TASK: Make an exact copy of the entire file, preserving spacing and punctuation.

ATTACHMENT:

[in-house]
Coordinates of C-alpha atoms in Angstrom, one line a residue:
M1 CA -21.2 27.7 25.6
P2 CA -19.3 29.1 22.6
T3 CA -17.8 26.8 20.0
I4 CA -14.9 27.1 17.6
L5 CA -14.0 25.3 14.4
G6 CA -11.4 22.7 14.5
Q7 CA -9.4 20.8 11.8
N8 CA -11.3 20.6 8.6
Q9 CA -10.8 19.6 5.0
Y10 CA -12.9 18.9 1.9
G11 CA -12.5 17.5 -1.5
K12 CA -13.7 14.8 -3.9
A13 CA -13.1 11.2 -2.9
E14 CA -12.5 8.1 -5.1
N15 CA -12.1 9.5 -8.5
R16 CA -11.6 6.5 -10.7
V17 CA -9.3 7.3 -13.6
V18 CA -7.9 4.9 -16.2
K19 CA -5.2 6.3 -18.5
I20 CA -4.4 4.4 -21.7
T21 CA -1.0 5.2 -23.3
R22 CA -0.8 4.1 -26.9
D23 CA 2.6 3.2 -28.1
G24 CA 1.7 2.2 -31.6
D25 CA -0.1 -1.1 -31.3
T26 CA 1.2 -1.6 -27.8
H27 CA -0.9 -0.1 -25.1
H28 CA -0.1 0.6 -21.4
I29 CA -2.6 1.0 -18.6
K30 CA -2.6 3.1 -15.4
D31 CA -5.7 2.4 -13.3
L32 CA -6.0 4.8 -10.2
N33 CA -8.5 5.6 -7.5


[in-house]
Coordinates of C-alpha atoms in Angstrom, one line a residue:
M1 CA -21.2 27.7 25.6
P2 CA -19.3 29.1 22.6
T3 CA -17.8 26.8 20.0
I4 CA -14.9 27.1 17.6
L5 CA -14.0 25.3 14.4
G6 CA -11.4 22.7 14.5
Q7 CA -9.4 20.8 11.8
N8 CA -11.3 20.6 8.6
Q9 CA -10.8 19.6 5.0
Y10 CA -12.9 18.9 1.9
G11 CA -12.5 17.5 -1.5
K12 CA -13.7 14.8 -3.9
A13 CA -13.1 11.2 -2.9
E14 CA -12.5 8.1 -5.1
N15 CA -12.1 9.5 -8.5
R16 CA -11.6 6.5 -10.7
V17 CA -9.3 7.3 -13.6
V18 CA -7.9 4.9 -16.2
K19 CA -5.2 6.3 -18.5
I20 CA -4.4 4.4 -21.7
T21 CA -1.0 5.2 -23.3
R22 CA -0.8 4.1 -26.9
D23 CA 2.6 3.2 -28.1
G24 CA 1.7 2.2 -31.6
D25 CA -0.1 -1.1 -31.3
T26 CA 1.2 -1.6 -27.8
H27 CA -0.9 -0.1 -25.1
H28 CA -0.1 0.6 -21.4
I29 CA -2.6 1.0 -18.6
K30 CA -2.6 3.1 -15.4
D31 CA -5.7 2.4 -13.3
L32 CA -6.0 4.8 -10.2
N33 CA -8.5 5.6 -7.5